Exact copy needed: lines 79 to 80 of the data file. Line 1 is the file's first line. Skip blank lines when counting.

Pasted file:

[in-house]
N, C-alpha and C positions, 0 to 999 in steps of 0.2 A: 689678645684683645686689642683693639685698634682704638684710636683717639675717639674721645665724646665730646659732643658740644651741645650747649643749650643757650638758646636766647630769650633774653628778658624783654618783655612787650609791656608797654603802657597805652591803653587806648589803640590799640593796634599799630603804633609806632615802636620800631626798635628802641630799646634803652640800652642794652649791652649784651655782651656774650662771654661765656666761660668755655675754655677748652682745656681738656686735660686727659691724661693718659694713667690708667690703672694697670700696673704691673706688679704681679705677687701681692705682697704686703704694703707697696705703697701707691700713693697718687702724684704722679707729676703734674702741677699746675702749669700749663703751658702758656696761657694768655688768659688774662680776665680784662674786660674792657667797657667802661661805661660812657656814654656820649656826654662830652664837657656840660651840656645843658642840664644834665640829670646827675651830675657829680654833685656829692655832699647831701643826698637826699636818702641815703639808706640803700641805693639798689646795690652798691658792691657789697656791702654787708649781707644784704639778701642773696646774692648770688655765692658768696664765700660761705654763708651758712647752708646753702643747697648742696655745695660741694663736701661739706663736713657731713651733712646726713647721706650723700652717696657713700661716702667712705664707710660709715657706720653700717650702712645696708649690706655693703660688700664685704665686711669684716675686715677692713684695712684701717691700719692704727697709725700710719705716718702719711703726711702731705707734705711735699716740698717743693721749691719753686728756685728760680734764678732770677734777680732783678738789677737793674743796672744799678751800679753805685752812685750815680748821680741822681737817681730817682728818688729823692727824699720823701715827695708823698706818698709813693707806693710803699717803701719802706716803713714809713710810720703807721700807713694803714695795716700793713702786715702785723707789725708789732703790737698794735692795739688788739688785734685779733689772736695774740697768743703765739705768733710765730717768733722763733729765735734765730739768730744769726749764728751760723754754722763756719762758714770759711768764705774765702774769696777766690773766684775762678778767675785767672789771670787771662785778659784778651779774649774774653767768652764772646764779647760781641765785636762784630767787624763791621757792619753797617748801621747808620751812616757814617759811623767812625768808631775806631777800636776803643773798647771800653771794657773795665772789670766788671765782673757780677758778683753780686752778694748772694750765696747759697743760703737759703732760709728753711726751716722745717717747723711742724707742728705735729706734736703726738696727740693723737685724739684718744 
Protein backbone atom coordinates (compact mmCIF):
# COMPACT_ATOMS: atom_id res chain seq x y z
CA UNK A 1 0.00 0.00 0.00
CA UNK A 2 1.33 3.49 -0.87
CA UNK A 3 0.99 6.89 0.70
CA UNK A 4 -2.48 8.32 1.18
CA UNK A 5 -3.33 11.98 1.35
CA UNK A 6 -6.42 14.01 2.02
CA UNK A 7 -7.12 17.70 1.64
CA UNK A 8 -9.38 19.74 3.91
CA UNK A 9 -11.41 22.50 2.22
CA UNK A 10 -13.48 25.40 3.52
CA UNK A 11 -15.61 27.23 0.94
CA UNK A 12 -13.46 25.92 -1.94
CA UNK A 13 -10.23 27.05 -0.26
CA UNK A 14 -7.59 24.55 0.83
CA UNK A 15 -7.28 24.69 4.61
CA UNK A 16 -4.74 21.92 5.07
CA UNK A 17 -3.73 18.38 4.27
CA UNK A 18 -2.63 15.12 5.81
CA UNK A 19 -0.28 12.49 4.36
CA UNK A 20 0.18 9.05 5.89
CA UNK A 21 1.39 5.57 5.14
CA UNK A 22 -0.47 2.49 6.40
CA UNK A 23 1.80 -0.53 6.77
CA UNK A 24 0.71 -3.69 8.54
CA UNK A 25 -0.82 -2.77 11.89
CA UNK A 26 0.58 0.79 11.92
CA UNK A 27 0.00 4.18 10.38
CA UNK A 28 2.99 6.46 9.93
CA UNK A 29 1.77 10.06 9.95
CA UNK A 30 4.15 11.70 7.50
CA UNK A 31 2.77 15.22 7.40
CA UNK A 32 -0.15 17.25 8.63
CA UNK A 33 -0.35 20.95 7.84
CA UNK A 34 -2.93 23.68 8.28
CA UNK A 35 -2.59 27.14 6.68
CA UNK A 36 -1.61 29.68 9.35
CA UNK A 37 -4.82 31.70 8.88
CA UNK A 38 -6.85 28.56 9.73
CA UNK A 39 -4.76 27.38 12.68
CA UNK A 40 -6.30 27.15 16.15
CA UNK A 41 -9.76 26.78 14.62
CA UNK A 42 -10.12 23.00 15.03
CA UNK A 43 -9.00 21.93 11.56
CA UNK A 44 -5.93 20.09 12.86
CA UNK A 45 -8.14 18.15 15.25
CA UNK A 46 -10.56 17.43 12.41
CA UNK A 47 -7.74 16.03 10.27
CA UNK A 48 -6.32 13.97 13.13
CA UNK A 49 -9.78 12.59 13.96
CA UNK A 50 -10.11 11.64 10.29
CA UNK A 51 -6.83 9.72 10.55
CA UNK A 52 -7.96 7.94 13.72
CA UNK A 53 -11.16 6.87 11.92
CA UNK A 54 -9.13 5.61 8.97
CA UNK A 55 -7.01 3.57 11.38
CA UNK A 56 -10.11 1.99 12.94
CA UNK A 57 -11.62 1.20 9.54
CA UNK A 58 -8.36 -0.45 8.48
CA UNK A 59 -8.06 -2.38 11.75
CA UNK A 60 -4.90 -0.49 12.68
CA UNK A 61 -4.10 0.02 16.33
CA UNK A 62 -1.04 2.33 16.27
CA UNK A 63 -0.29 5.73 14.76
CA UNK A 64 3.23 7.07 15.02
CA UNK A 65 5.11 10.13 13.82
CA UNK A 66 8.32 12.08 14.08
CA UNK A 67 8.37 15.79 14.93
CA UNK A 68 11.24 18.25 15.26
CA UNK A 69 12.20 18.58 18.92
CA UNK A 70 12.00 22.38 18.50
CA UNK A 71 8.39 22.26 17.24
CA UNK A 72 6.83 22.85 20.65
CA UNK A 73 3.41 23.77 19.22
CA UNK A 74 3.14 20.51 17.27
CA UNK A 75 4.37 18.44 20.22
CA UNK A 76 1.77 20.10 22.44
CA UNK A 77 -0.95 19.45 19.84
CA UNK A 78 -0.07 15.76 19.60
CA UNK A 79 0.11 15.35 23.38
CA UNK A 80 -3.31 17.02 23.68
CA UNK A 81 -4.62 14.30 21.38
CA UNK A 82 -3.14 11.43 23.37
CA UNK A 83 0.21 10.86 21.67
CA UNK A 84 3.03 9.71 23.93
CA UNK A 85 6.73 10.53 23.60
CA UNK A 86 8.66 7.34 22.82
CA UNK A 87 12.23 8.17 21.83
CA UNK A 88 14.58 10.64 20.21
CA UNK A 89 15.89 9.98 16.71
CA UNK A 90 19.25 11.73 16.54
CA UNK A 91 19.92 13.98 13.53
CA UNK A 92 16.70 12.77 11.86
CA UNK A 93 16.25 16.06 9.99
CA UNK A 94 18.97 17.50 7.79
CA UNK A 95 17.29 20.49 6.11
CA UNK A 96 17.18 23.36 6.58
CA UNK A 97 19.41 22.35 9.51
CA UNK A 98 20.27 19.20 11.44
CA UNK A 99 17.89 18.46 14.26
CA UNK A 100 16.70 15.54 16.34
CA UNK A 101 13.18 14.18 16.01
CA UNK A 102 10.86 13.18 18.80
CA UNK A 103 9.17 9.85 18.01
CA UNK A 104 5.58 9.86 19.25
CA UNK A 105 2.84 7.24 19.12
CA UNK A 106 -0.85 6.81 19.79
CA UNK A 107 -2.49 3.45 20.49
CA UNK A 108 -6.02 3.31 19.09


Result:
CA UNK A 75 4.37 18.44 20.22
CA UNK A 76 1.77 20.10 22.44